In Vijay Kumar’s room, Madhavi looked at the books scattered on the floor.
“Untirutable,” she grumbled as she collected the books one by one and put them on the rack.
“Unthirutable,” she repeated.
Madhavi was not sure what language that was. According to Vijay Kumar, it was a colloquialism which could be translated as “unchangeable behaviour”.
Vijay Kumar was a year older than Madhavi. But he was really bright. Maybe he had a lot of blessings from Kalaimahal. He could speak English. He spoke fluently in Malay. He knew about Mahatma Gandhi’s assassination two years ago. He knew that Indonesia was in the midst of gaining her independence. Also, he knew stories of India’s independence.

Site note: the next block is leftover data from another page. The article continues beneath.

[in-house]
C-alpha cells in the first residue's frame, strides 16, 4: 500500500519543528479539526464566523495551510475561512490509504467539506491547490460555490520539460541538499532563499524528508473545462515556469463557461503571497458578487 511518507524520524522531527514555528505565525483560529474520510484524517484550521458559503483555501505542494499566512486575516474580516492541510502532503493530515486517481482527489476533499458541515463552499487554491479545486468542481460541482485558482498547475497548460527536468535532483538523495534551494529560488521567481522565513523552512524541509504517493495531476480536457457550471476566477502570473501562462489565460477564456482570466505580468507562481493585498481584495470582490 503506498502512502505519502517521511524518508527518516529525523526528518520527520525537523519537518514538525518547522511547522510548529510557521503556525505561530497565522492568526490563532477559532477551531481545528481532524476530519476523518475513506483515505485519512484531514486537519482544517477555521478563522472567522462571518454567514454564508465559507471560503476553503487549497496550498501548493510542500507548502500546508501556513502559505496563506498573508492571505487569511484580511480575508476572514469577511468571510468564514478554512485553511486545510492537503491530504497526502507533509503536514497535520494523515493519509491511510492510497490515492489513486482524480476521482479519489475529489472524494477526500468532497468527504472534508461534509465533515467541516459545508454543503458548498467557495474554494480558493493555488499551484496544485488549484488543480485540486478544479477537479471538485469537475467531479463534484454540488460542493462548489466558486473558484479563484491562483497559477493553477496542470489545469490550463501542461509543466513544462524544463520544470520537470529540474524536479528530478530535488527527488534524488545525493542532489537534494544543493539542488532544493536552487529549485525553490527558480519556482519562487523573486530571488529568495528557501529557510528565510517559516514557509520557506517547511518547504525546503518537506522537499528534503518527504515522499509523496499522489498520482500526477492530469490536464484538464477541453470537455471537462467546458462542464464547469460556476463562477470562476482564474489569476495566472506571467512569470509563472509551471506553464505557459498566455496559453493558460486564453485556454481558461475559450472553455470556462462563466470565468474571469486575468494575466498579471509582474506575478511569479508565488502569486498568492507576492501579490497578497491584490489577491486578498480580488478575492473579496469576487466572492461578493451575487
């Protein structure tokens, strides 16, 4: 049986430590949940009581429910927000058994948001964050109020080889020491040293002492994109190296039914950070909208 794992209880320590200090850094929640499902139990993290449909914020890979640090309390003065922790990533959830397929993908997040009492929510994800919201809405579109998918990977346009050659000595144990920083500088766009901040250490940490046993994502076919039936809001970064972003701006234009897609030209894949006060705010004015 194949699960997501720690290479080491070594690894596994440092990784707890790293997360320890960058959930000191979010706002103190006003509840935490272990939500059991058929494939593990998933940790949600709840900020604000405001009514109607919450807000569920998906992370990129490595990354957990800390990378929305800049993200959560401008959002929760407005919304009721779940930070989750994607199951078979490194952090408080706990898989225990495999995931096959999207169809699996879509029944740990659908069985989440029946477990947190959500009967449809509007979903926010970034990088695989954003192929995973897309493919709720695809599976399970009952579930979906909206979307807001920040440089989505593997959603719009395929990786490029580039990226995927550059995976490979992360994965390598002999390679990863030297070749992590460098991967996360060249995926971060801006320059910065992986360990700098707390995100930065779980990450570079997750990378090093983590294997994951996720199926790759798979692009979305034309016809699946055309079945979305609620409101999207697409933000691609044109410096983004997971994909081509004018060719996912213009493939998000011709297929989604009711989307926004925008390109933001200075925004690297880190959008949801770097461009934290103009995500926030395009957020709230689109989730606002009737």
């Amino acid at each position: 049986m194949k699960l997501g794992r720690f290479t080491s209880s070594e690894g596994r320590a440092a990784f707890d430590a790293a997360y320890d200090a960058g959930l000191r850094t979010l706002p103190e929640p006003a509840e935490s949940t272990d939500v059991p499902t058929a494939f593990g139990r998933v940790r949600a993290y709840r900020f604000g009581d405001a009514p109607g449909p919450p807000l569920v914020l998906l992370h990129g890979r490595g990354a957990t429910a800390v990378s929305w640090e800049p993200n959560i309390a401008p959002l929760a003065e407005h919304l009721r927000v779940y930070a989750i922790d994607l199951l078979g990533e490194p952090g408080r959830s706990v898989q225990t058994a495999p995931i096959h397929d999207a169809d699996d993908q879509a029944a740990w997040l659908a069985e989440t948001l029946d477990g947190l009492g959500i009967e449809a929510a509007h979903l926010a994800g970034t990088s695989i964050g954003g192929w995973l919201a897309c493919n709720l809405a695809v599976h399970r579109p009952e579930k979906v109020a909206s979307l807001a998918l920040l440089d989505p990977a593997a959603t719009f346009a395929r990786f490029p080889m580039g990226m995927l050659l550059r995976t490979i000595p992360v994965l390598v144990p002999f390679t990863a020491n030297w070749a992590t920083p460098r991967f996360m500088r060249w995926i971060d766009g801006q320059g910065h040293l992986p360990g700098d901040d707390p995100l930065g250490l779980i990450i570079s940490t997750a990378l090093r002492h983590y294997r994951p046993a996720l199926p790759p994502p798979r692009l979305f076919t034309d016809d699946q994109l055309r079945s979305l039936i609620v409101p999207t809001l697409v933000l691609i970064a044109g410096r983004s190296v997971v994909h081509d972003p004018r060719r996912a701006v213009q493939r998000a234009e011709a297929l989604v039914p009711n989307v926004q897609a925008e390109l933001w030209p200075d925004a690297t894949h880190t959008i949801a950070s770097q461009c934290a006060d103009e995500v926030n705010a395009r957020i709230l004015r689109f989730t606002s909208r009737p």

Madhavi was grateful to be able to listen to those stories. Then, she prayed that her homeland would also obtain independence quickly.
For Madhavi, ever since her grandfather, Kumara Kurunadhar, had arrived here from Kerala as a kangani in the past and been involved alongside others in the economic development of Malaya, this land had become her motherland. Also, on that same basis, Vijay Kumar actively participated with other citizens to free this country from the shackles of the colonisers.
Vijay Kumar’s dream was for the ethnic parties of MCA, MIC and UMNO to unite, cooperate and work together towards independence.
“If not us, who else?” Vijay Kumar had once asked such a question. “If in Indonesia, there is General Sudirman, here too in this country, a Sudirman will be born!”
Madhavi normally giggled every time she heard such words. But it was not to make fun of him. And it was far from wanting to insult him. Madhavi greatly admired Vijay Kumar’s dream.